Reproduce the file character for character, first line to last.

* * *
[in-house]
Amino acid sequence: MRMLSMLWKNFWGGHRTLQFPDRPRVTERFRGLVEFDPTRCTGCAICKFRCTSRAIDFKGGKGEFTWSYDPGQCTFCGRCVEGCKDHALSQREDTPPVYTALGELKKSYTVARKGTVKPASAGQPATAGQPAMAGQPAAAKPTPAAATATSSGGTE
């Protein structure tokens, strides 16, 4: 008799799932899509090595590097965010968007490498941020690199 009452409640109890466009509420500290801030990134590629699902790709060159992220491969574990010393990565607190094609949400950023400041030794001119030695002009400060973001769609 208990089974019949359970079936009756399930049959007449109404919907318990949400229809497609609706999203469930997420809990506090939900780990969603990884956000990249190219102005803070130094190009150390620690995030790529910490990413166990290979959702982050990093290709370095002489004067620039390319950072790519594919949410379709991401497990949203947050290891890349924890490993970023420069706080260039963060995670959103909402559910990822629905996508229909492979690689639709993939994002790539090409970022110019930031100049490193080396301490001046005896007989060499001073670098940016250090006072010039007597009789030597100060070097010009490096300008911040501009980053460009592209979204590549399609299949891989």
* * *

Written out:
[in-house]
Amino acid sequence: MRMLSMLWKNFWGGHRTLQFPDRPRVTERFRGLVEFDPTRCTGCAICKFRCTSRAIDFKGGKGEFTWSYDPGQCTFCGRCVEGCKDHALSQREDTPPVYTALGELKKSYTVARKGTVKPASAGQPATAGQPAMAGQPAAAKPTPAAATATSSGGTE
């Protein structure tokens, strides 16, 4: 008799799932899509090595590097965010968007490498941020690199 009452409640109890466009509420500290801030990134590629699902790709060159992220491969574990010393990565607190094609949400950023400041030794001119030695002009400060973001769609 208990089974019949359970079936009756399930049959007449109404919907318990949400229809497609609706999203469930997420809990506090939900780990969603990884956000990249190219102005803070130094190009150390620690995030790529910490990413166990290979959702982050990093290709370095002489004067620039390319950072790519594919949410379709991401497990949203947050290891890349924890490993970023420069706080260039963060995670959103909402559910990822629905996508229909492979690689639709993939994002790539090409970022110019930031100049490193080396301490001046005896007989060499001073670098940016250090006072010039007597009789030597100060070097010009490096300008911040501009980053460009592209979204590549399609299949891989």